I bet. It occurs to me that I too could milk this situation for all its worth. I could lie and say I know A and B at X and Y and could give him an intro. I imagine I could pretend to be someone else – anything else – for the evening and take full advantage of this young guy’s unwavering ambition. He doesn’t even seem like he’d be that bothered – what’s another hour or two on the casting couch? But what would be the point? It would be like having sex with LinkedIn. He isn’t interested in me. He’s interested in what (and who) he thinks I know. We are stepping into an elevator. Only one of us is going to make it all the way up to the penthouse. It won’t be me.

Sensing my cold feet, he pulls me in for a kiss. It is slippery, mock-passionate and, overall, unpleasant. I am embarrassed for us both. The conversation hasn’t been remotely flirtatious; there has been no chemistry, nothing naturally leading us to this point where we would be kissing in a bar, except for a perfunctory hand on my knee 30 minutes ago. Our date has been a list of names and email addresses – virtual CVs and online portfolios piling up in front of us. He has all the knowledge he needs for this evening; we won’t be progressing to the carnal kind.

I pull away from him. “It’s been a lovely evening. But I’m going to have to go.”
He acts crestfallen. “Oh. Why?”
“It’s a school night,” I explain. “And I’m on deadline.”
“Ooh.” He suddenly brightens. “Working on anything exciting? Who for?”
I sigh. “I can’t really say,” I lie, gathering up my coat. “But you might get to read it very soon.”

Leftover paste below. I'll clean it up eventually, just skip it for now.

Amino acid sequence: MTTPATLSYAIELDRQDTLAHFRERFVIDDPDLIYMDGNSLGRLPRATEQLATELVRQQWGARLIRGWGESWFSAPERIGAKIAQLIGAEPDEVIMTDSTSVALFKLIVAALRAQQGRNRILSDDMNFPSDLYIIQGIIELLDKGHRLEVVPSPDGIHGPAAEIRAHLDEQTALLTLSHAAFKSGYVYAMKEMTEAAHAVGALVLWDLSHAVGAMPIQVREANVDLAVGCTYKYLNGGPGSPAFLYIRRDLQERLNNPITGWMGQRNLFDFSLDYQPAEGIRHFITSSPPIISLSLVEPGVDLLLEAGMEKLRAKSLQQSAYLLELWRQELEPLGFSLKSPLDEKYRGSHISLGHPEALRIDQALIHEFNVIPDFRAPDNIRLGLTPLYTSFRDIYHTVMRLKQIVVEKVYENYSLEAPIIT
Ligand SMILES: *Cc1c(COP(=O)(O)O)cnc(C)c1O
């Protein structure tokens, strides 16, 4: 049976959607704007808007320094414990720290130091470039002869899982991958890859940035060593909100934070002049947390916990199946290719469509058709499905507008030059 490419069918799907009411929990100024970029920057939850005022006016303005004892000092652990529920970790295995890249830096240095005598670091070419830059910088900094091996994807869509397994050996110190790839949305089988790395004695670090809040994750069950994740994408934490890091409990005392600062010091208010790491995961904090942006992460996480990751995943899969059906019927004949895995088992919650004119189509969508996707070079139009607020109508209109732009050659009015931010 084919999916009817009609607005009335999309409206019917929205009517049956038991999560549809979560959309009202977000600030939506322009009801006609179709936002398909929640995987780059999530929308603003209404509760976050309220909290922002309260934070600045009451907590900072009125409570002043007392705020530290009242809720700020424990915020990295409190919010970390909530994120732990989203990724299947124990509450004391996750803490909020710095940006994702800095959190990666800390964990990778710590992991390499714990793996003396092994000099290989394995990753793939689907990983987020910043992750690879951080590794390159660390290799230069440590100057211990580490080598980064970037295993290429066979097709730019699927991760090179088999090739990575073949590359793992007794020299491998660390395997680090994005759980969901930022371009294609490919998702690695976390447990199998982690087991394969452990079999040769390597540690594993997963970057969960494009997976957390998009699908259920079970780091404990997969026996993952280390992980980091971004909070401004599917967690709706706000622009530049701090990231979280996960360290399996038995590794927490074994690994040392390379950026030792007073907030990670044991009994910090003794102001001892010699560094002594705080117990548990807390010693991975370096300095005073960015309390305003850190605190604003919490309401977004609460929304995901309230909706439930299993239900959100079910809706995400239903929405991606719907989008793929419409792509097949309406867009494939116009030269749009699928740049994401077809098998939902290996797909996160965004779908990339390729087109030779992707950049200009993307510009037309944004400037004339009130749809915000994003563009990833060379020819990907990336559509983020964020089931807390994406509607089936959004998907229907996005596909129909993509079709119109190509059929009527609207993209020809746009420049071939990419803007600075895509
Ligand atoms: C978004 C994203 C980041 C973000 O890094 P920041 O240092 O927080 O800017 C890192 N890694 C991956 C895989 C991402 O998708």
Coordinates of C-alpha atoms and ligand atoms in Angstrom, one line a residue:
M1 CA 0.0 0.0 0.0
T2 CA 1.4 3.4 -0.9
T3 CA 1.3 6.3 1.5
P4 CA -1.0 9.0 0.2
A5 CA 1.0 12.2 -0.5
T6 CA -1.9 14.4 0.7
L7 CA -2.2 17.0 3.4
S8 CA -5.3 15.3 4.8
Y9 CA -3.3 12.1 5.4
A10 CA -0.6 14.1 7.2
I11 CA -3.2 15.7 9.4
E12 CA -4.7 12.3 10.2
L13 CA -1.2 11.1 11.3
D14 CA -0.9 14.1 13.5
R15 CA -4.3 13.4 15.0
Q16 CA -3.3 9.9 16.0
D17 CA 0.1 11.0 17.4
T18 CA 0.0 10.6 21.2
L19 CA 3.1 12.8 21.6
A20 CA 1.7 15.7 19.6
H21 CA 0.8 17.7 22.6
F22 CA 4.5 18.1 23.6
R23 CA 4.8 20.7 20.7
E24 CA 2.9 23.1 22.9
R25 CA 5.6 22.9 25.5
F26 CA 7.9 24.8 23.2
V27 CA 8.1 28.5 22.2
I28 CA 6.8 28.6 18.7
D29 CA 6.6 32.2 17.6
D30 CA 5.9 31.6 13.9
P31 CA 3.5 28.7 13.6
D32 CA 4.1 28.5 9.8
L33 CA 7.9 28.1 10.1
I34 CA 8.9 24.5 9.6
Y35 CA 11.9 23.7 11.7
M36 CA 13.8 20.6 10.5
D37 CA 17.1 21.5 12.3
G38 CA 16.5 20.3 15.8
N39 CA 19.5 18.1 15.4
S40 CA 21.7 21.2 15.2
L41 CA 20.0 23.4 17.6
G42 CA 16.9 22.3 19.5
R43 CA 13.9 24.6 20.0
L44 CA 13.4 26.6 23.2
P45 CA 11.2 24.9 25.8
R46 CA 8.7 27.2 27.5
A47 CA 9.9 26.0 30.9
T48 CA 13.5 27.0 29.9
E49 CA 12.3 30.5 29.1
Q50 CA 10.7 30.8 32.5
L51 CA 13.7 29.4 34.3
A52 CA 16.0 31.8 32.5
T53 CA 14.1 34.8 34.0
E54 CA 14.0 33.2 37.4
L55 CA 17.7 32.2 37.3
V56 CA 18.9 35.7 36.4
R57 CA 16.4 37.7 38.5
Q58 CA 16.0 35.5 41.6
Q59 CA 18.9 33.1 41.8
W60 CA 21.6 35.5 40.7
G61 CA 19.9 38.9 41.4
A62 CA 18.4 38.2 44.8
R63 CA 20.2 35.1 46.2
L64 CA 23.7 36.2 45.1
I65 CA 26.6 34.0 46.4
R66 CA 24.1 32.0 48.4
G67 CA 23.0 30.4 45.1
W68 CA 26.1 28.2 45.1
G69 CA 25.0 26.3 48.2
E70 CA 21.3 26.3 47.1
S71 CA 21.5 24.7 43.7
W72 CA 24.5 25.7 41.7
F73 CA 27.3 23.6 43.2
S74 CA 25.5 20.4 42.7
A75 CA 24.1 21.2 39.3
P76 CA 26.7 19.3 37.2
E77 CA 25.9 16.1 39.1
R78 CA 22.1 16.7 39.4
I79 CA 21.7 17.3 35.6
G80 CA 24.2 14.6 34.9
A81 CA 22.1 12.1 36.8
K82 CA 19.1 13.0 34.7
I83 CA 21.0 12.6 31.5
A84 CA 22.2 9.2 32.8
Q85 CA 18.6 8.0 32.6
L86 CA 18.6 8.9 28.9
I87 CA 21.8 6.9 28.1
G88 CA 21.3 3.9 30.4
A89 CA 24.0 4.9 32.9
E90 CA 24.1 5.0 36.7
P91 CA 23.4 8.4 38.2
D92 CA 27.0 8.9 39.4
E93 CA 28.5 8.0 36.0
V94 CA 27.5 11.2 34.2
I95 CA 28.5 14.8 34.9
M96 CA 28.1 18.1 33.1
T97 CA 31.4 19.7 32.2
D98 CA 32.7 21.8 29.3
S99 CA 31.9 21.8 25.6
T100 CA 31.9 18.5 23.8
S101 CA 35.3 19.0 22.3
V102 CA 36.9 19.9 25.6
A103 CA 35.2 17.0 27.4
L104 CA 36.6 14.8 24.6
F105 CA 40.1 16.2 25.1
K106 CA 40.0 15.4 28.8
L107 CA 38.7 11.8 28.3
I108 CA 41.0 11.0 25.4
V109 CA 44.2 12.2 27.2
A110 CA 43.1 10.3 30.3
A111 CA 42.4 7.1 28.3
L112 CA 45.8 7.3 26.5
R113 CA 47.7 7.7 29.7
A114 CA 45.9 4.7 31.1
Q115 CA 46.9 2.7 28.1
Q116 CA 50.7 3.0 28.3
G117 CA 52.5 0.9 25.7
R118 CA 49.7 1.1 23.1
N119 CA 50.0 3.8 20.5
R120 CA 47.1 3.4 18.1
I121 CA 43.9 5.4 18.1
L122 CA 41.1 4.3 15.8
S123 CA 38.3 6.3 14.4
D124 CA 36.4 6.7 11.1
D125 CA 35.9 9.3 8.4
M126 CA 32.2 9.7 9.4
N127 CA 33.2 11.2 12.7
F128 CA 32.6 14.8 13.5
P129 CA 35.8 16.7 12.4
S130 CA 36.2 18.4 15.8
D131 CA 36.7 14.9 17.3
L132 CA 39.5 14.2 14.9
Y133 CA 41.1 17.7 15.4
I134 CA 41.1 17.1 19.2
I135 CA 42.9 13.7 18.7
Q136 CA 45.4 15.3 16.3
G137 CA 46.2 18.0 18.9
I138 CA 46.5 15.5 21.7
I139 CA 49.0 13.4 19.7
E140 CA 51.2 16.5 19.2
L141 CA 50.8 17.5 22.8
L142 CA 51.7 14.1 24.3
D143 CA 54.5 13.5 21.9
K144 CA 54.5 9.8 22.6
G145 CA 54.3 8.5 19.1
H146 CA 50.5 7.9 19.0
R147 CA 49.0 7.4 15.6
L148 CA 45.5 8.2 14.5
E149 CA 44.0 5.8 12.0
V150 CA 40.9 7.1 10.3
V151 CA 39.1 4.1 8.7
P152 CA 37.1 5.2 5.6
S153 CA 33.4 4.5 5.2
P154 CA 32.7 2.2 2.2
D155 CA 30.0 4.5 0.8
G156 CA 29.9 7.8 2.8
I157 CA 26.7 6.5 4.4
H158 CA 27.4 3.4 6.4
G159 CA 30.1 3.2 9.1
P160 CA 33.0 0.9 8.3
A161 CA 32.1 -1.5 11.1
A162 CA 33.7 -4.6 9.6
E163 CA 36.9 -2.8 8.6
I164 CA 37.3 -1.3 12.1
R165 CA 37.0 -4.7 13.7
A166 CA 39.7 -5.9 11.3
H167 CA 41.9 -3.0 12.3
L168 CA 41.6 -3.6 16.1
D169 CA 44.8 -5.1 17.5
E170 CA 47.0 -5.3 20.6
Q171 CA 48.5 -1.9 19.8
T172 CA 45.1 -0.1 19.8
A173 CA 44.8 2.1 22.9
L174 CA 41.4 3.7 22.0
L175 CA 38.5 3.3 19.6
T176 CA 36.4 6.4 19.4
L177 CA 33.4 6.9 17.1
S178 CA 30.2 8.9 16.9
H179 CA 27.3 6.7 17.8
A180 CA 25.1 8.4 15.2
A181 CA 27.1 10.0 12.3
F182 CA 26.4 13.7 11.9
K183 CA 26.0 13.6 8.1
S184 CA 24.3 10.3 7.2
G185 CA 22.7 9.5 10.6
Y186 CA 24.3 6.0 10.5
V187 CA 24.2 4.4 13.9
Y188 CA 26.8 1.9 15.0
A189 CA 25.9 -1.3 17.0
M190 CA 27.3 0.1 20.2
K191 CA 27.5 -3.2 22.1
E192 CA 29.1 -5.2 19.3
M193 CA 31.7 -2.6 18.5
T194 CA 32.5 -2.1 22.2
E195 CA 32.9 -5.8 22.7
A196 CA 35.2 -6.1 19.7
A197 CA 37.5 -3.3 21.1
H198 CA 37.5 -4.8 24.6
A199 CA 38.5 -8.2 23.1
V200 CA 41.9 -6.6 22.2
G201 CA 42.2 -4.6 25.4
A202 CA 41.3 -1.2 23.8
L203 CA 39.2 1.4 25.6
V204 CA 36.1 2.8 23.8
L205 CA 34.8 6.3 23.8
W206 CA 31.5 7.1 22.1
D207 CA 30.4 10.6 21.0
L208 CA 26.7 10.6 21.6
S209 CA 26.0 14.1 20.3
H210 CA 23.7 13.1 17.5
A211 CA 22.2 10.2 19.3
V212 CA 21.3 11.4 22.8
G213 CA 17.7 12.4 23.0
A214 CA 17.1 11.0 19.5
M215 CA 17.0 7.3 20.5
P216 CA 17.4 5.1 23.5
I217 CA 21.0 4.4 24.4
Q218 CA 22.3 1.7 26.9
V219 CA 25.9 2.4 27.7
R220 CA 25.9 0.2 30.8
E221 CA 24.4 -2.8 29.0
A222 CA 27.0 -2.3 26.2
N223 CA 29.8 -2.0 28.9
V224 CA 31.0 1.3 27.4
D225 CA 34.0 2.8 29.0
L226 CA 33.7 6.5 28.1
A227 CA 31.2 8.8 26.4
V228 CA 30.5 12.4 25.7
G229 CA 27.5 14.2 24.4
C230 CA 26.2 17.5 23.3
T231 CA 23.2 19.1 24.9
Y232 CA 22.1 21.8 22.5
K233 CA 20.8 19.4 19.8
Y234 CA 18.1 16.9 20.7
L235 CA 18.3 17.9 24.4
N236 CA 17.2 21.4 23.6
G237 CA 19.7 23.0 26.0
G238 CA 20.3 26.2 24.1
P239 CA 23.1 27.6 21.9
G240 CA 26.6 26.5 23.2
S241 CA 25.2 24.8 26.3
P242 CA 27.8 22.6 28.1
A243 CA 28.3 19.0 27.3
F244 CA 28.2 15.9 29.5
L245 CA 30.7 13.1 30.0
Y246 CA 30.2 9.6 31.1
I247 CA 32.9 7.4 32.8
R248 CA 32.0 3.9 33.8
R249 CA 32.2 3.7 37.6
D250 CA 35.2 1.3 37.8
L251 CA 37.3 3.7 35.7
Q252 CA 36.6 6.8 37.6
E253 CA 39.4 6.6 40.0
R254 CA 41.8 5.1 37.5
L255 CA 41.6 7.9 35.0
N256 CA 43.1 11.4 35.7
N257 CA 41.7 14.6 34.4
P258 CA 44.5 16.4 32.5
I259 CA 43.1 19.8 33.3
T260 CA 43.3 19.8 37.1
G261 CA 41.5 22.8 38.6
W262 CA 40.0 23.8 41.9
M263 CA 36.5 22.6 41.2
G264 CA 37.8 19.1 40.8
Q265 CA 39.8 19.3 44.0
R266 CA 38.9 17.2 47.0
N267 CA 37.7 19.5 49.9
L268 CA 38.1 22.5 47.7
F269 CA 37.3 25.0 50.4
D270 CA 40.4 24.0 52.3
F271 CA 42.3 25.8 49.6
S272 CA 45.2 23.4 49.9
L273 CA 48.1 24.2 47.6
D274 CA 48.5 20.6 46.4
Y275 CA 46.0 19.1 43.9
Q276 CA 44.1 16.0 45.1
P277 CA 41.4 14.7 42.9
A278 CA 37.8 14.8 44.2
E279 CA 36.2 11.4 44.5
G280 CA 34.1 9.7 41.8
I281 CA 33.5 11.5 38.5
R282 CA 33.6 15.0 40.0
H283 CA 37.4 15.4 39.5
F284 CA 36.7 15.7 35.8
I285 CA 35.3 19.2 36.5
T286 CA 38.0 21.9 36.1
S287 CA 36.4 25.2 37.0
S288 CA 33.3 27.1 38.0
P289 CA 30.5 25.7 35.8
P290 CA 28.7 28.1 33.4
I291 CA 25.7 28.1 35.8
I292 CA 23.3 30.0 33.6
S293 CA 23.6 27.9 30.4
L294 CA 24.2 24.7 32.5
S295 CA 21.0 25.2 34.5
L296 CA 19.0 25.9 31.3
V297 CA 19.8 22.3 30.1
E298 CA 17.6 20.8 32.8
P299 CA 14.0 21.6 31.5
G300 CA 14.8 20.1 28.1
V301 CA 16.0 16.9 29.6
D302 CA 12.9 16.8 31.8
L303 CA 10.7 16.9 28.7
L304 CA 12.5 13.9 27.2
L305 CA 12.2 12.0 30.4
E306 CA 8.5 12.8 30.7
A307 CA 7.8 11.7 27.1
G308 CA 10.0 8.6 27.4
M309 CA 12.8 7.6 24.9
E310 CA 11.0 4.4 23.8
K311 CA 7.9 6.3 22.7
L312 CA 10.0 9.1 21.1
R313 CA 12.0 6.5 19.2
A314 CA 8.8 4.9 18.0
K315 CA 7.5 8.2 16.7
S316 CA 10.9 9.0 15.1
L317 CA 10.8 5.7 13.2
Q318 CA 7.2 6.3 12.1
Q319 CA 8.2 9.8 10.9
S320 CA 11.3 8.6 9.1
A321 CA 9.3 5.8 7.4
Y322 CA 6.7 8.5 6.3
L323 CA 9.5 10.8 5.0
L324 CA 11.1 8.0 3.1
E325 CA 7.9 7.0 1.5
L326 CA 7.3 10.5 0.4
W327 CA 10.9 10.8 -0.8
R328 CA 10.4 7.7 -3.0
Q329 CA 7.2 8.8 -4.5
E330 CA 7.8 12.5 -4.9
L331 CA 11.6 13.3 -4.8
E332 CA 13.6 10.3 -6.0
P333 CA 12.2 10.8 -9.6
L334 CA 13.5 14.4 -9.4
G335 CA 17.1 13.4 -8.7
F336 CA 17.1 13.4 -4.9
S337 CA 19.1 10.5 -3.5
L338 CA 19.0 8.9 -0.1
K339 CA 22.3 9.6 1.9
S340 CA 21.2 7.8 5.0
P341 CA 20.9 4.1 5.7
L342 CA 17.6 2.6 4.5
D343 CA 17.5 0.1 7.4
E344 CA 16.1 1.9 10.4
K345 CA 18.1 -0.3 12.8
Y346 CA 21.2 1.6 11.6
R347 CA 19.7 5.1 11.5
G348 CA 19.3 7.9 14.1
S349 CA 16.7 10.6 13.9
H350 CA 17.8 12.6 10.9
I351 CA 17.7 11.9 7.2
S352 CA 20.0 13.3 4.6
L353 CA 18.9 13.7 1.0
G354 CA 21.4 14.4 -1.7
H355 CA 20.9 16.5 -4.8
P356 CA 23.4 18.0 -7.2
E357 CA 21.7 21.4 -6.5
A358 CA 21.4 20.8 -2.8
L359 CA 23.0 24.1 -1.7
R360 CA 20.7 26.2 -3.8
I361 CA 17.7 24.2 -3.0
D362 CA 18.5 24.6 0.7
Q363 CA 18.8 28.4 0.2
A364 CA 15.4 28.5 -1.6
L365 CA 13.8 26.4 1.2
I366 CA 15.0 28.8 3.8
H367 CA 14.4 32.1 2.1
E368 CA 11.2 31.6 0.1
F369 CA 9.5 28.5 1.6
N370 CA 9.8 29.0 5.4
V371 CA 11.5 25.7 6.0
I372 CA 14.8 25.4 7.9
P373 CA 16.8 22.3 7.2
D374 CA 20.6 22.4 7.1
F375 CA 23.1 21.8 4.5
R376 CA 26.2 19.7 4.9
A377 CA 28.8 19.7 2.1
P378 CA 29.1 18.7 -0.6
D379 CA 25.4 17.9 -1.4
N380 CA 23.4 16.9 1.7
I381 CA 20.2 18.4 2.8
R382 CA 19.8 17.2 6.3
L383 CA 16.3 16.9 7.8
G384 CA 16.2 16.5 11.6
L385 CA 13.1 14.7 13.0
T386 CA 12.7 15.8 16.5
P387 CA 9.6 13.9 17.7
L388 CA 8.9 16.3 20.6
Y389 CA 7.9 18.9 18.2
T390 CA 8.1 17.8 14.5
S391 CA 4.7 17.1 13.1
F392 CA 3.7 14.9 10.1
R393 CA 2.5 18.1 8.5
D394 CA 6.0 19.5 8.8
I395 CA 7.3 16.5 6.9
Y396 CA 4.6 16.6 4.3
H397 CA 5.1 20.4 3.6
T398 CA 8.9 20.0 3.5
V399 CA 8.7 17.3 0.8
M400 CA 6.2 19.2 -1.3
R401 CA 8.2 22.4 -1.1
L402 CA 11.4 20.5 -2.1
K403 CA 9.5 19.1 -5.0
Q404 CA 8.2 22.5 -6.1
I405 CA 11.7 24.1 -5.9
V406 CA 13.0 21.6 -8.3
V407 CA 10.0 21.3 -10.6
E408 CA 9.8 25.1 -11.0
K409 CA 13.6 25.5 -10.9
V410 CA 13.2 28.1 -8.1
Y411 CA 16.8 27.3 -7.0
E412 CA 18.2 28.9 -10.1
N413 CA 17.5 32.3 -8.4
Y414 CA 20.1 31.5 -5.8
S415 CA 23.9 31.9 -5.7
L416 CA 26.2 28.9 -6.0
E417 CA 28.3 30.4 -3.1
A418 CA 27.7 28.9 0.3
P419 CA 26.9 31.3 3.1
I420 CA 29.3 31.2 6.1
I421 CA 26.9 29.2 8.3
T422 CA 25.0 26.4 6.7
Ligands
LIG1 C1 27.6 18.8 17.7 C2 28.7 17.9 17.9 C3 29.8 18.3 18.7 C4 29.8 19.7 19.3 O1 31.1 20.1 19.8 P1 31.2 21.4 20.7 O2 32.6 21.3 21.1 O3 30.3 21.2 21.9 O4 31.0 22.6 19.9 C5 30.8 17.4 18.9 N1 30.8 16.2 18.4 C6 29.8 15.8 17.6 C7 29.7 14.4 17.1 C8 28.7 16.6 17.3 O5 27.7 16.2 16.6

Or now.

Post-date rating: 4/10
Date in one sentence: A networking opportunity puts its tongue in my mouth but I spit it out.

The Edamame Embarrassment

Stats: 38, 5’9”, brown/greying, Wales
Where: East London
Pre-date rating: 6/10

A good rule of thumb when browsing profiles is that if someone makes very bold personality claims, they usually mean the opposite. “I don’t believe in jealousy; it’s a wasted emotion” is shorthand for “I will try to strangle you for smiling at the checkout guy in the supermarket”. By the same token, “No hang-up, no dramas, I’m just me” means you are about to meet a one-man soap opera, commissioned for all eternity and eighteen hours per episode. And yet here I am on a date with Hugh, who, aside from his brazen “no hang-ups” claim, also tells me he is “very easy-going”. The alarm bells are so loud I can barely see, never mind hear, but I can’t spend another night with only the fridge’s rasping compressor for company. I need to look into the eyes of another human.

Hugh’s eyes are human all right, the very definition of sludge brown, and hidden behind spectacles with severely smeared lenses. The first thing to come out of his mouth is a moan that the bar I have chosen is too busy and that we’ll never get a seat. I smile wider than a final contraction and effortlessly guide him to the free table I spotted as I walked in.

Once we have settled with our drinks – G&T for him, pint for me – the second thing he says to me is that he forgot to mention a small detail about himself when we’d been texting. I briefly wonder what kind of surprise this bespectacled raincloud has been holding back. Is he actually Superman? Hopefully it’s the revelation that he has to be somewhere else in 20 minutes.

“I’m not 38,” he grimaces, his voice as melodic as a cow coughing into a harmonica. “I’m 42.”